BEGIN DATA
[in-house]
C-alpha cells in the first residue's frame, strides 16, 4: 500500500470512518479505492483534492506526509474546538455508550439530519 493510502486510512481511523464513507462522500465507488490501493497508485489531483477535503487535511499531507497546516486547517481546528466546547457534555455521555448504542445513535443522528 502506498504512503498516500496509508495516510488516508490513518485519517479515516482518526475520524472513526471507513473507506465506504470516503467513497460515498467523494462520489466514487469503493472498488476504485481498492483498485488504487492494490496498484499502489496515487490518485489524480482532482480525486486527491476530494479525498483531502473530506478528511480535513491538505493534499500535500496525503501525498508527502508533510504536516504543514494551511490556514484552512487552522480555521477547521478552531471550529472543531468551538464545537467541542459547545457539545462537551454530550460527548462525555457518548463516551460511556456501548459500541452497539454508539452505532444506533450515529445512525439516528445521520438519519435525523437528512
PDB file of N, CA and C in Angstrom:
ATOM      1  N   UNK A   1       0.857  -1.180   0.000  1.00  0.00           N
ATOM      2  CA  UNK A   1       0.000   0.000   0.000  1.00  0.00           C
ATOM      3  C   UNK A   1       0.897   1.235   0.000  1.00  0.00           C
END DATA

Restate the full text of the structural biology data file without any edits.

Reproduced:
[in-house]
C-alpha cells in the first residue's frame, strides 16, 4: 500500500470512518479505492483534492506526509474546538455508550439530519 493510502486510512481511523464513507462522500465507488490501493497508485489531483477535503487535511499531507497546516486547517481546528466546547457534555455521555448504542445513535443522528 502506498504512503498516500496509508495516510488516508490513518485519517479515516482518526475520524472513526471507513473507506465506504470516503467513497460515498467523494462520489466514487469503493472498488476504485481498492483498485488504487492494490496498484499502489496515487490518485489524480482532482480525486486527491476530494479525498483531502473530506478528511480535513491538505493534499500535500496525503501525498508527502508533510504536516504543514494551511490556514484552512487552522480555521477547521478552531471550529472543531468551538464545537467541542459547545457539545462537551454530550460527548462525555457518548463516551460511556456501548459500541452497539454508539452505532444506533450515529445512525439516528445521520438519519435525523437528512
PDB file of N, CA and C in Angstrom:
ATOM      1  N   UNK A   1       0.857  -1.180   0.000  1.00  0.00           N
ATOM      2  CA  UNK A   1       0.000   0.000   0.000  1.00  0.00           C
ATOM      3  C   UNK A   1       0.897   1.235   0.000  1.00  0.00           C